Day 365: Grant’s Virtues

I continue to enjoy Ron Chernow’s “Grant.” In fact, if the Warren Buffet biography was to me a continuous revelation, “Grant” is a continuous joy. I have been repeatedly moved by the description of Grant as a man and as a leader. In fact, there is a word that pervades practically every page of the book. That word is “character.”

Sure, Grant was not perfect. Chernow’s glowing description of Grant’s wartime prowess and skill with others is juxtaposed by his drinking problem, which seemed to plague him endlessly, especially for the toll it took on his reputation. Yet I am continually struck by the man’s kindness, integrity, lack of pretension, and character. He was no usual heroic stereo-type: loud, blustery, overly competitive, or narcissistic.

On the other hand, he displayed many heroic, admirable traits. To illustrate this, here are some stand-out moments from my recent reading:

  1. GRANT LACKED PRETENSION OR MILITARY AIRS. During the 1863 Vicksburg campaign of the Civil War, one newspaper man how “Grant constantly fraternized with his men… he sauntered about in worn clothes, his left hand thrust in his pocket, an unlit cigar in his mouth, his brow contracted thoughtfully… Grant never assumed military airs and talked casually with his men, as if he were a peer.” (p278)
  2. GRANT EXHIBITED STRIKING POISE DURING BATTLE. “Everyone noticed Grant’s strangely non-chalant demeanor in a war zone. One day he strolled about in full view of confederate marksmen as enemy bullets raised the dust around him. A newspaper reporter who did not recognize him shouted: ‘Stoop down, down, damn you, down!’ Grant didn’t flinch.” (p278)
  3. GRANT WAS REVERED BY LINCOLN. “[After Vicksburg] Ulysses S. Grant, an uncomplaining man of proven competence, found a new place in Lincoln’s affection. ‘He isn’t shrieking for reinforcements all the time,’ Lincoln said. ‘He takes what troops he can safely give him… and does the best he can with what he has got’….’Grant is my man,’ the President insisted, ‘and I am his the rest of the war.'” (p292)
  4. GRANT EMPOWERED HUMANITY. During the Civil War, Grant actively helped arm and organize former slaves into Union soldiers. This helped bolster the anti-slavery cause of the war, as well as raising the estimation of blacks in many people’s eyes. It also raised many black people’s estimation of Grant to that of liberator or hero. “A few days after Vicksburg fell a northern woman… invited Grant…. to dine in a house that had been damaged by Union shells. That morning, she recalled, the colored children ‘danced a jubilee’ when they found out Grant was coming and began to throng around the house. ‘Black faces were peeping out from the near houses and the fences were black with colored people. It was perhaps the one chance in their lives to see their deliverer, the great captain who had opened the prison-house of Vicksburg, and given liberty to all the people.'”(p299-300)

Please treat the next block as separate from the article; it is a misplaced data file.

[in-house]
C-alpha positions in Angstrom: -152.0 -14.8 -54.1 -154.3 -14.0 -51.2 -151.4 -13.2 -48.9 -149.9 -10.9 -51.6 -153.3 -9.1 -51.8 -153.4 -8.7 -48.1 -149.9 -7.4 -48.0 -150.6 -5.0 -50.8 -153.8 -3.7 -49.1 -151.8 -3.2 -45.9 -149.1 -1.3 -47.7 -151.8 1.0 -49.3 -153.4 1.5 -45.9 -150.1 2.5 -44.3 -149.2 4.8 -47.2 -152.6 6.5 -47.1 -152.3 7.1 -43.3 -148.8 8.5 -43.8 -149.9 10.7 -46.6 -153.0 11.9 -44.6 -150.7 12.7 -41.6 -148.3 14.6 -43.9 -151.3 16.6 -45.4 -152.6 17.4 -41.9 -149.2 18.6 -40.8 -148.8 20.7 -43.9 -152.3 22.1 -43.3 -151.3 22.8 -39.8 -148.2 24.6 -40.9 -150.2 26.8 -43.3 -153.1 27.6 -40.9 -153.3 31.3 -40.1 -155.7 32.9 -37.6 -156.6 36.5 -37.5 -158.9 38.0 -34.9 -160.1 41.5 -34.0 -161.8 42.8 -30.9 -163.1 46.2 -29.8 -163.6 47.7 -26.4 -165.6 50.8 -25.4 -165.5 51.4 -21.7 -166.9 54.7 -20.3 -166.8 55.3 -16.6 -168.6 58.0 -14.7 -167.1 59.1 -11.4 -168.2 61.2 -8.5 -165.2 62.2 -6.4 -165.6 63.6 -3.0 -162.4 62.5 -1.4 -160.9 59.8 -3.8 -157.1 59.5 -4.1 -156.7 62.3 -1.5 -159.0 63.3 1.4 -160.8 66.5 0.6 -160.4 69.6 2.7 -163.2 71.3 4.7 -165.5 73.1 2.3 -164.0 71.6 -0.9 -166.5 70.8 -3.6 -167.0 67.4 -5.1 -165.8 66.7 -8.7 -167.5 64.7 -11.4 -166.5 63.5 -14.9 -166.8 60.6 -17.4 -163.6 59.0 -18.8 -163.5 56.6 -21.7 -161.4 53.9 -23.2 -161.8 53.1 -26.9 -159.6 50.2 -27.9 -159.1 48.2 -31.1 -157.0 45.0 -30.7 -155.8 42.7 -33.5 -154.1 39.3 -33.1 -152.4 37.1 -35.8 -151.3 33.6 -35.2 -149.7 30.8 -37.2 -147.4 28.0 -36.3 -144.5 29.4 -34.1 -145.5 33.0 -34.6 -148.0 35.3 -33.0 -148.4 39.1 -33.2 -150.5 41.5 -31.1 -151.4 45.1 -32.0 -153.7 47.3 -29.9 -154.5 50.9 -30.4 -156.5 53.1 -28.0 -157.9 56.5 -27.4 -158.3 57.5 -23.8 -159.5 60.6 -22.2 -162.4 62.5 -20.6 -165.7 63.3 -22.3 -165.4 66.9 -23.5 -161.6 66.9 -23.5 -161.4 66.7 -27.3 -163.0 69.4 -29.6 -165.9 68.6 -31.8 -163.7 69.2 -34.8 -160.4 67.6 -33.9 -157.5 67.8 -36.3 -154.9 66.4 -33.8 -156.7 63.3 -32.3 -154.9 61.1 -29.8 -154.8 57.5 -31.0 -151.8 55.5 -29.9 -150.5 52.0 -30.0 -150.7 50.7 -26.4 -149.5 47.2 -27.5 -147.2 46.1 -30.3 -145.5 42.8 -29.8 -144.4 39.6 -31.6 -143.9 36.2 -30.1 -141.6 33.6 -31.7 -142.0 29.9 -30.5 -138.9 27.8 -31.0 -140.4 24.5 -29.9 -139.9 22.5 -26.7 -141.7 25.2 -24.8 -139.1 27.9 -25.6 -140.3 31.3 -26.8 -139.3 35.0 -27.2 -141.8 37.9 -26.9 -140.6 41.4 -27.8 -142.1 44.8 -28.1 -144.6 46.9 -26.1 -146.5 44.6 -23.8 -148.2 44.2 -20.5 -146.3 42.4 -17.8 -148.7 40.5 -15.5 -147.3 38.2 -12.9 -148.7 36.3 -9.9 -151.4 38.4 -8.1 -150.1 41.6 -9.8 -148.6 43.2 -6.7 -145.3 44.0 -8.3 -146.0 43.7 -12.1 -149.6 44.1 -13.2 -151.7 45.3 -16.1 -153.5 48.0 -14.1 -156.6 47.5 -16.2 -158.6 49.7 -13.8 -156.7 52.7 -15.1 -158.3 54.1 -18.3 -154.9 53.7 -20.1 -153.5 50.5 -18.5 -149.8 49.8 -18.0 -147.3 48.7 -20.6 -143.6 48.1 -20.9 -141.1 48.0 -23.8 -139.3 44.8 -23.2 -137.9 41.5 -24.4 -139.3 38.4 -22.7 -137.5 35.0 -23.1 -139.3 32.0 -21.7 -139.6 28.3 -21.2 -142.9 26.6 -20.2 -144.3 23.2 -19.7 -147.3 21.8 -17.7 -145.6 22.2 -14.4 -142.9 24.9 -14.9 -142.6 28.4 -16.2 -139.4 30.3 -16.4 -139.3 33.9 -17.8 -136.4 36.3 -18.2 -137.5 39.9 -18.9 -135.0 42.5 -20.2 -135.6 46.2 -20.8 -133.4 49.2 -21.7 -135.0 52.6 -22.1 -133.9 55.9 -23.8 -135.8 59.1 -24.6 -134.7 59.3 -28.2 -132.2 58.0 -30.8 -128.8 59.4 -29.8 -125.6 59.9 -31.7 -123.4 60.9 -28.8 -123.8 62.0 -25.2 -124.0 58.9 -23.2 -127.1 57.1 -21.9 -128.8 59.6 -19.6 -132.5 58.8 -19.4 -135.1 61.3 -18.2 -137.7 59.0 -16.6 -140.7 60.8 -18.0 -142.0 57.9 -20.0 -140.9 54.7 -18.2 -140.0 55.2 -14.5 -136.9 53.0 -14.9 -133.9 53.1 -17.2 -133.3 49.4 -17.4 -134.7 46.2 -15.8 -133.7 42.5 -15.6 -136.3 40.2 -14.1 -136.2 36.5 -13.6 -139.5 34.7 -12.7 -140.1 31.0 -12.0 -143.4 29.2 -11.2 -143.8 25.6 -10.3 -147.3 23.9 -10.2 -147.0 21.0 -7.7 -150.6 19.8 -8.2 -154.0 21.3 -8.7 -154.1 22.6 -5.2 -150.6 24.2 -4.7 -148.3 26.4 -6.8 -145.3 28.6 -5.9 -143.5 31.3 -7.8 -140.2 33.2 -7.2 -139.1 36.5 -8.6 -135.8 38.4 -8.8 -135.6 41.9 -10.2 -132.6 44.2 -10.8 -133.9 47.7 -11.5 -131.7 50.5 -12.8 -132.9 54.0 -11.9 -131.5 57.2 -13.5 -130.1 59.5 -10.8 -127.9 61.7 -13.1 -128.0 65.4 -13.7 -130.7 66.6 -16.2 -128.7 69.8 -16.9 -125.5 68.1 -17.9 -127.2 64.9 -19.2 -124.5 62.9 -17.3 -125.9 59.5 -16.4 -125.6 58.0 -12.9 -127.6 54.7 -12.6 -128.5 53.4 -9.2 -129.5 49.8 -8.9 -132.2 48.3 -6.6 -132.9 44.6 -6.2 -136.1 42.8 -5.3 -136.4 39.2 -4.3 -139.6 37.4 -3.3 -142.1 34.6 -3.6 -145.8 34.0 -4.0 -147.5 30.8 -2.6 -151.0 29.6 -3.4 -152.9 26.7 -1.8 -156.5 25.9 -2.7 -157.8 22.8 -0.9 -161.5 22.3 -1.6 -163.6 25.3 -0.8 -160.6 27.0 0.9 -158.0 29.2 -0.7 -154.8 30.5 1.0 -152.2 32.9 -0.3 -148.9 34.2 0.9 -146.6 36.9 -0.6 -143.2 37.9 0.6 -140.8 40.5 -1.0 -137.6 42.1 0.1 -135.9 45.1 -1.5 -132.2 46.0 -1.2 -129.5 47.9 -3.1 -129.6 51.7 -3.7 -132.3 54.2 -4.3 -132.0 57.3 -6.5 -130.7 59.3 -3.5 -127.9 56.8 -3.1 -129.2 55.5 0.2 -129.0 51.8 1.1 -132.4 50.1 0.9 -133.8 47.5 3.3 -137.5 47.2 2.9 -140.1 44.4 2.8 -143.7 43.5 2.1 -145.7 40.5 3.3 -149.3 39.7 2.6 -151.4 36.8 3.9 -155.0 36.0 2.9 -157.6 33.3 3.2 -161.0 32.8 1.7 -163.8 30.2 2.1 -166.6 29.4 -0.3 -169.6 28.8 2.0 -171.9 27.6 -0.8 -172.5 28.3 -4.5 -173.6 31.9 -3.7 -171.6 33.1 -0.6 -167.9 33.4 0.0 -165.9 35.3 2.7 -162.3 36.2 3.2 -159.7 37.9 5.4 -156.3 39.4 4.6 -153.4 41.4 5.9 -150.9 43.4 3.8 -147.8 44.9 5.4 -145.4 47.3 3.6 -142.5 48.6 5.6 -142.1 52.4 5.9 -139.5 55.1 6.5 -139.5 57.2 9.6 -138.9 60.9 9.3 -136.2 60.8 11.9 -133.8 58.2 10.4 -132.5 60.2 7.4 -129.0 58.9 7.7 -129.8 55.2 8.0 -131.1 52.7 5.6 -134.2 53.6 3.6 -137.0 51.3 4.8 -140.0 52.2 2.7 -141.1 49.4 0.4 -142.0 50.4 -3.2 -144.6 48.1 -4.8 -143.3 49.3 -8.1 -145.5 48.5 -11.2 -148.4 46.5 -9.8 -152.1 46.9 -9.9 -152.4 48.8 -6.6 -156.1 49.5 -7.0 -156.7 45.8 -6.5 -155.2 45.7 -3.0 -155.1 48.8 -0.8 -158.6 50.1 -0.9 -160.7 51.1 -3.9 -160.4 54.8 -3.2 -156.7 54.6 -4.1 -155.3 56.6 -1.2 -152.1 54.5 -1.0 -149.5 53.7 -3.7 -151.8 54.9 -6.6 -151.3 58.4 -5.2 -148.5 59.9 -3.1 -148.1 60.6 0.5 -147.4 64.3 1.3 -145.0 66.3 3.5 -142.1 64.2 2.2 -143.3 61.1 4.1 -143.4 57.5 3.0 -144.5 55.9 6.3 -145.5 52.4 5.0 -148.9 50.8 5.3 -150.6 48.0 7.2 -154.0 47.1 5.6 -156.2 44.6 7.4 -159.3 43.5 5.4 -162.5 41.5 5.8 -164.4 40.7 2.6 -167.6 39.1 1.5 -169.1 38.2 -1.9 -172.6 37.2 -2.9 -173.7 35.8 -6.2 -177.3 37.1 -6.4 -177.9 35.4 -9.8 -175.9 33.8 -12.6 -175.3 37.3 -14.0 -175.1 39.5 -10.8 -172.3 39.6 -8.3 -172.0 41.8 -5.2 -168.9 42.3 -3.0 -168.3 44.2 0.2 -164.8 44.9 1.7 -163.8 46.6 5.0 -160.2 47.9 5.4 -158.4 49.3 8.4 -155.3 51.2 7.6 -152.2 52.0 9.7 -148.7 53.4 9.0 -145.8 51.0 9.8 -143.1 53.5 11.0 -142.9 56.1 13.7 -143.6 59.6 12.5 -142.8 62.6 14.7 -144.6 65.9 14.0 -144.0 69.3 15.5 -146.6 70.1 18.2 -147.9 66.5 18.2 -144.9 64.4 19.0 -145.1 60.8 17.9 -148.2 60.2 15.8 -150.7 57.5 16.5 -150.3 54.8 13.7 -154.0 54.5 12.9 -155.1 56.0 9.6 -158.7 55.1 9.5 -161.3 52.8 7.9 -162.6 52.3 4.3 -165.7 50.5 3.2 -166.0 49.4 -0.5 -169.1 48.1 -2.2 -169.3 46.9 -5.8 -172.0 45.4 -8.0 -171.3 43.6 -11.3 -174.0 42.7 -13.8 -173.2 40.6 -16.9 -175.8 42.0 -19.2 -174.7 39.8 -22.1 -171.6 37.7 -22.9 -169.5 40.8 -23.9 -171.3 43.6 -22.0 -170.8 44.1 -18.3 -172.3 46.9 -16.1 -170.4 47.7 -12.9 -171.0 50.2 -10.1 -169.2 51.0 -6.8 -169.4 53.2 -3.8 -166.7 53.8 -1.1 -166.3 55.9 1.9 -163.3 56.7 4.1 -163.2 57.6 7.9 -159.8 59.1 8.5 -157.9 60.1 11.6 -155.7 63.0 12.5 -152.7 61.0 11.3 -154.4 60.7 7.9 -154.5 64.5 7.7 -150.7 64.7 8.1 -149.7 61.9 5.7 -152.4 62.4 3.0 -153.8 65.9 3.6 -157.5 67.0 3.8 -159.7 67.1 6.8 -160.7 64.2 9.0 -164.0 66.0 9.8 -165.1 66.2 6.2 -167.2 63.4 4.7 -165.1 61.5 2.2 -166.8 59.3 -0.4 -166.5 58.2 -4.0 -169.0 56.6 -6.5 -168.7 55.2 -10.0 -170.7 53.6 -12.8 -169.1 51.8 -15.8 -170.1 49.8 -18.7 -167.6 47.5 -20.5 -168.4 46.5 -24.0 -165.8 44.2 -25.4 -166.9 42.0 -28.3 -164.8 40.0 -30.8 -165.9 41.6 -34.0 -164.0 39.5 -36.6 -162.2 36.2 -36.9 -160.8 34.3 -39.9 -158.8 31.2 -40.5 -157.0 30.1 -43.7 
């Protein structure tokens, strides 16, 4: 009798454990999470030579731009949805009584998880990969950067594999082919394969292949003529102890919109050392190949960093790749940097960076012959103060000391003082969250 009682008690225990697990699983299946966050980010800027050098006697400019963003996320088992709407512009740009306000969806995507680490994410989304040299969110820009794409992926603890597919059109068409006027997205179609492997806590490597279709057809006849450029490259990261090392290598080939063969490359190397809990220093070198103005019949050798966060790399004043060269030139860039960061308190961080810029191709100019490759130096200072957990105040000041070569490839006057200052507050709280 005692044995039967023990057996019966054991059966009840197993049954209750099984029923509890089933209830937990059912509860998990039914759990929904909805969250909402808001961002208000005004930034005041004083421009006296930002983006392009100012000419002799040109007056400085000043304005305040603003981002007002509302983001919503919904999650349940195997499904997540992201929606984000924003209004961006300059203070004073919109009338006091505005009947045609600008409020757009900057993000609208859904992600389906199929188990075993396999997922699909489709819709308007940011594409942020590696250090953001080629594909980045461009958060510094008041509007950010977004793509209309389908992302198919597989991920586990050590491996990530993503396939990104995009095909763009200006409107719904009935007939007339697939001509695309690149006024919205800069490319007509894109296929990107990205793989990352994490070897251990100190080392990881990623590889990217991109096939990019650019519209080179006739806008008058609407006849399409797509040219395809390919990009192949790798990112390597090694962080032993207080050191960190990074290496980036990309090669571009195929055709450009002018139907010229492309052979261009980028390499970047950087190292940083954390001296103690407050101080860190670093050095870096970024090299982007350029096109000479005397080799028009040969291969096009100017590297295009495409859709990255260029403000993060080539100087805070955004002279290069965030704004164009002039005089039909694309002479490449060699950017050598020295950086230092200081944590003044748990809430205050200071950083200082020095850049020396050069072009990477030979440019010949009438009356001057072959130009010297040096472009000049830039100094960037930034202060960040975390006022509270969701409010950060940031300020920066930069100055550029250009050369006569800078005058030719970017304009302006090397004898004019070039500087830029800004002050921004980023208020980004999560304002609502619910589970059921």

5. GRANT’S MENTAL BRILLIANCE AROUND MILITARY MATTERS SHONE THROUGH: There are many examples of this in the book. In one, a Captain Horace Porter observed Grant’s “‘perceptible twinkle in his eyes’ when he was about to utter something amusing… But it was the mind, beautifully organized and well prepared, that most dazzled Porter as a torrent of ideas suddenly issued from this reputedly silent man.”(p313)
  6. GRANT WAS AN EXPERT AT ORGANIZING TROOPS AND GETTING THINGS DONE. There are many, many examples of this. Grant’s assertive leadership style and excellent logistical skills galvanized his troops and ultimately helped the Union win the Civil War. As one colonel explained, upon Grant’s taking charge of the Chattanooga campaign in 1863, “We began to see things move… we felt that everything came from a plan.. Everything was done like music, everything was in harmony.”(p315)
  7. GRANT TOOK DECISIVE ACTION. At one point during the Civil War, Grant approved a major expenditure “with startling speed… [Colonel James] Rushing asked Grant if he was sure he was correct. ‘No, I am not, ‘ Grant shot back, ‘but in war anything is better than indecision. We must decide. If I am wrong, we shall soon find out, and can do the other thing. But not to decide wastes both time and money and may ruin everything.'” (p330)
  8. GRANT WAS SINGLE-FOC– USED AND DETERMINED. Said Theodore Lyman of Grant, “He habitually wears an expression as if he had determined to drive his head through a brick wall, and was about to do it.” (p360)
  9. GRANT WAS TACTFUL AND KIND TOWARDS OTHERS. Said Ely Parker of Grant, “He always sought to speak of the good in men rather than the evil, and if he had to speak of the bad qualities in a man he would close his remarks with the mention of his good points, or excuse why he did not have them.” (p363)
  10. GRANT WAS CHIVALROUS. Said Horace Porter of Grant, “He was always particularly civil to ladies, and he rose to his feet at once, took of his hat, and made a courteous bow.”(p363)
  11. GRANT’S EXAMPLE INF– USED CONFIDENCE IN HIS TROOPS. “Grant’s self-confidence, his willingness to act on his own judgments and take responsibility, spread courage through the ranks.” (p364)

(Note: This post concludes my 365 Day Blogging Project… at least for this round. I shall take a pause for a little while to honor this accomplishment, and to open up to what is next!)

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